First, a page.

Taking maternity leave is expected for most working moms, because, well, biological mothers go through a lot when giving birth. When fathers take paternity leave, it’s awesome, because mothers need help–and, hello? It’s nice to spend time with their kids.
So why is Daniel Murphy of the New York Mets getting so much flak for taking paternity leave?
Because of misogyny.
“It’s a knockdown, drag-out battle about what it means to be a good man and a good father,”Joan C. Williams, who runs the Center for WorkLife Law at the University of California Hastings College of the Law, told NBC News. ”Women who take leave … are seen as bad workers but good mothers,” Williams said. “The men are often seen as bad workers and losers as men.”
So basically, if you take leave to bond with your child, you’re a crappy employee, and even worse, you’re seen as feminine. Cute. Add the machismo and dick-measuring that comes along with a lot of professional sports, as well as the idiocy that comes out of some sports radio hosts (like one who said Murphy’s wife should have a C-section so he won’t miss a whopping three games), and you have a mess.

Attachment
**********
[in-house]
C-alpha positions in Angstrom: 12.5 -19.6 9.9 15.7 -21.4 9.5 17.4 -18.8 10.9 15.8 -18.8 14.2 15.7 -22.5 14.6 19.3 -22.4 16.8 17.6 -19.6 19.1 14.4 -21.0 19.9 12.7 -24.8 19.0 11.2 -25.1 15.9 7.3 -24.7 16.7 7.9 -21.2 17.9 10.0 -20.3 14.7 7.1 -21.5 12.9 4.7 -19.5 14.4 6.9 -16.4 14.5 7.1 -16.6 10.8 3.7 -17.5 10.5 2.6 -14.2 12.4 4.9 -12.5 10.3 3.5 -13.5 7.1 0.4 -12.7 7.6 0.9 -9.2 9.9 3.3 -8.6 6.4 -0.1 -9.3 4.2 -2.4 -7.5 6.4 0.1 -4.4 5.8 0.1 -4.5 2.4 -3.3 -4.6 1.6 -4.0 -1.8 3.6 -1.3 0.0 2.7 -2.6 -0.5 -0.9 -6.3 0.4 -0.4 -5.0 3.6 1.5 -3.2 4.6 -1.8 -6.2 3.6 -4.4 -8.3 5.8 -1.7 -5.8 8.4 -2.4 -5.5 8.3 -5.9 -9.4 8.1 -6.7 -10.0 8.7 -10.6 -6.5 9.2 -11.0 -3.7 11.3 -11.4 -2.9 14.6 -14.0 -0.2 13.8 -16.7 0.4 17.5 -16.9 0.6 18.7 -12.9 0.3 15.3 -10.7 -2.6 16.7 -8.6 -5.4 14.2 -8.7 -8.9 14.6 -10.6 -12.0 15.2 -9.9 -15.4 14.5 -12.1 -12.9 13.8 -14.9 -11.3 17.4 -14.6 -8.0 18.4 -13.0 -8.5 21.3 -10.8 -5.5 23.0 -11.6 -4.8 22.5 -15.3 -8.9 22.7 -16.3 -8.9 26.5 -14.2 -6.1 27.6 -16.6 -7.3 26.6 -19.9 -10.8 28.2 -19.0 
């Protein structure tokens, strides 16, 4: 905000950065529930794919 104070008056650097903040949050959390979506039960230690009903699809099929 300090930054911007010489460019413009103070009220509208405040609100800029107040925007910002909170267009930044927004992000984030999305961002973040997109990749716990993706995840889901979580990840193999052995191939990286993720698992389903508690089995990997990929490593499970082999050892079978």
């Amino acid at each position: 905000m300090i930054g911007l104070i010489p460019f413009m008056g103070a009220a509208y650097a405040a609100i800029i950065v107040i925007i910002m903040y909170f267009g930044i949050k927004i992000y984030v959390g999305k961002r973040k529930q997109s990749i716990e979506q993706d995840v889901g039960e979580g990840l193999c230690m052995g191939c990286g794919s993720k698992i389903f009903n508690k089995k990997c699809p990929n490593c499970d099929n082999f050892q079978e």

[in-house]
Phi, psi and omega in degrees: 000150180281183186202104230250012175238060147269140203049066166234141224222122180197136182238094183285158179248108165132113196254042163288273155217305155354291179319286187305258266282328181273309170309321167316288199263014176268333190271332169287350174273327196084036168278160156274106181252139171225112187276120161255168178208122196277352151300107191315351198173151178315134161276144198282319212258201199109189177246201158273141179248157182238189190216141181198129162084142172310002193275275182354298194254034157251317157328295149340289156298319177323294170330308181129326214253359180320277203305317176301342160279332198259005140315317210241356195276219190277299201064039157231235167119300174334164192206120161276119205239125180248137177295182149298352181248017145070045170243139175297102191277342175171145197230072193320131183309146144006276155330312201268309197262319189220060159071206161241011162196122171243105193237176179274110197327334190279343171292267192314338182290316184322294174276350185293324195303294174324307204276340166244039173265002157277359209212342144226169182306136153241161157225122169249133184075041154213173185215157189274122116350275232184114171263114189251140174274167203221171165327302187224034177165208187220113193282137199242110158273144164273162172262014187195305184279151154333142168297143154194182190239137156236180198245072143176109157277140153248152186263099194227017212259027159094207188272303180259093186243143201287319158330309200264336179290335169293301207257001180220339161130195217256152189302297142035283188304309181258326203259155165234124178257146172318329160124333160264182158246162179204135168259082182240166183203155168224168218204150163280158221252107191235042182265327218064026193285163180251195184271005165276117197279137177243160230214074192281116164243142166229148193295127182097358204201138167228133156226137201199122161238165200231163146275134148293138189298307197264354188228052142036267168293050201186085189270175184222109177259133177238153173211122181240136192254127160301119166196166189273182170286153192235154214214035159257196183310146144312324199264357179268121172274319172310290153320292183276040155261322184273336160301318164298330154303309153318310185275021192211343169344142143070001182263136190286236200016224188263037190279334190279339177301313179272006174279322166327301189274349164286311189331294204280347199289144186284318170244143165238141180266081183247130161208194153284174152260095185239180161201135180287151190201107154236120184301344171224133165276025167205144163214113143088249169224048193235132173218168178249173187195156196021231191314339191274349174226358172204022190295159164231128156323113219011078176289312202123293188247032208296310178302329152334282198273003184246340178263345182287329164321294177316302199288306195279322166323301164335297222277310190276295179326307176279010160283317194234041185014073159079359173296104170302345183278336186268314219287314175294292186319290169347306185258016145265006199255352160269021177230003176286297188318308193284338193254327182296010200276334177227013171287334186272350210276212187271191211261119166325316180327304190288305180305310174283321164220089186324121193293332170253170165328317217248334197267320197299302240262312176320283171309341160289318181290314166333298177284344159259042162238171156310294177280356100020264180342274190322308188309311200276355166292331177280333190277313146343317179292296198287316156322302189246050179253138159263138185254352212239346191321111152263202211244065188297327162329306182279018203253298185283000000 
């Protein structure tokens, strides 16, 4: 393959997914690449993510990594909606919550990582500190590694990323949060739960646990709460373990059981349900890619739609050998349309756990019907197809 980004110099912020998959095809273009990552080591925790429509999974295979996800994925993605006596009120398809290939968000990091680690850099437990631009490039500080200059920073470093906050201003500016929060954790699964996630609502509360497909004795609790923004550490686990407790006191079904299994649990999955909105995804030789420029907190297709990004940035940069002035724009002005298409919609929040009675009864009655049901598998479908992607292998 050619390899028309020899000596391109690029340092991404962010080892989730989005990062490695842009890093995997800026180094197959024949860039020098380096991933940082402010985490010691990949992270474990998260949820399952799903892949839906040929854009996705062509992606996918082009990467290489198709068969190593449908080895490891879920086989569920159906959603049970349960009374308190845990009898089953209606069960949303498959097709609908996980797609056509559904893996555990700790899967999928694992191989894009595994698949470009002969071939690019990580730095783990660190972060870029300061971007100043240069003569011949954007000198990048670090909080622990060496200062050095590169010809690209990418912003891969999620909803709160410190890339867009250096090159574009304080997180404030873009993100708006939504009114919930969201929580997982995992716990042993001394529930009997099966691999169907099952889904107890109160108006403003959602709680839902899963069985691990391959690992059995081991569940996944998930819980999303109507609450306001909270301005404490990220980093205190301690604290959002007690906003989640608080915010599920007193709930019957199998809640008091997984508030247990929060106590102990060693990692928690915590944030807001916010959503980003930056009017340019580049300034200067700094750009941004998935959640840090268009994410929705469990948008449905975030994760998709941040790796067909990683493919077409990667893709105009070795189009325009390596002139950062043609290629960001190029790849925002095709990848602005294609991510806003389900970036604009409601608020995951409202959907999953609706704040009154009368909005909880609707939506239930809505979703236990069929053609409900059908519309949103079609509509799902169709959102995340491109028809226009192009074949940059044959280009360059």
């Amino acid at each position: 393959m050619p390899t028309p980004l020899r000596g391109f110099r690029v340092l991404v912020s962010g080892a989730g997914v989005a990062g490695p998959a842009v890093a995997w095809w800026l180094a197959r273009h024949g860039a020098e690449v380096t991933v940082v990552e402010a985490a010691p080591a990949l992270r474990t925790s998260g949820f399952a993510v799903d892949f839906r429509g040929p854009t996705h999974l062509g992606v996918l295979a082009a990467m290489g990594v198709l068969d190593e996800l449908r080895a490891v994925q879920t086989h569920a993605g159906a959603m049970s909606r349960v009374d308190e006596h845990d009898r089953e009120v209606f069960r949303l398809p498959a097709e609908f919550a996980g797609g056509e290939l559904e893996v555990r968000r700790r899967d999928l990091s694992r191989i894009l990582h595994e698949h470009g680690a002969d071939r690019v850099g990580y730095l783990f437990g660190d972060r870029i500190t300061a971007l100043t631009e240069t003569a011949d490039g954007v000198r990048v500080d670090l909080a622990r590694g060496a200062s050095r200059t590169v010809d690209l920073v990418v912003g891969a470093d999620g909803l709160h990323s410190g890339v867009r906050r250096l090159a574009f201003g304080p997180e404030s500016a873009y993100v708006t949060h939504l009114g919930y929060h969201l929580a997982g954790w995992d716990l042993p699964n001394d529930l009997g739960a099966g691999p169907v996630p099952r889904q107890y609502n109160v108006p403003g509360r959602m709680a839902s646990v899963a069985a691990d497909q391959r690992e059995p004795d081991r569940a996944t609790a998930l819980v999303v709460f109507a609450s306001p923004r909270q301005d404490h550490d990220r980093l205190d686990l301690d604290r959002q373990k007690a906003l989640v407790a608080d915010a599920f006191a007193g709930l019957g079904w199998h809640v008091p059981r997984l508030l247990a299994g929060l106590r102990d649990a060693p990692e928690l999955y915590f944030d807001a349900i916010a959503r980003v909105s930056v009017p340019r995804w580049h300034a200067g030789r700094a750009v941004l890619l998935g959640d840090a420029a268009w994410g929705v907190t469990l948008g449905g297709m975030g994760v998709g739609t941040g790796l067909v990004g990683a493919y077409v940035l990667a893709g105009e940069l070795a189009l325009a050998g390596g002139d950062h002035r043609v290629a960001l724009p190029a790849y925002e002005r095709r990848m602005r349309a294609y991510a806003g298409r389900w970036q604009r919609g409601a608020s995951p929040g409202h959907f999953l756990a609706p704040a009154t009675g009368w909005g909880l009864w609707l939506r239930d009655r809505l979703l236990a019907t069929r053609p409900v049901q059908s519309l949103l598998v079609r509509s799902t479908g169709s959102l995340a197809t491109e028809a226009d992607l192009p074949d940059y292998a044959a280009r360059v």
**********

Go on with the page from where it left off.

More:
Williams continued, “It’s those kinds of statements that keep men from feeling like it’s OK to say, ‘My family is important to me.’”
And it gets worse as employees and employers get older, apparently, because progressive workplaces that promote equality are still pretty new. “The older men have a lot to prove that there’s only one way into the big leagues,” Williams added. “If you’re serious about the game, you miss your children’s childhoods.”
Whatever. Murphy plays second base, which is one of the least consequential positions on the field. I know–I played it, and I sucked at fielding. If he wants to take a few days off from making millions of dollars for playing a game to hang out with his new baby, for the love of Tom Hanks in A League Of Their Own, just let him.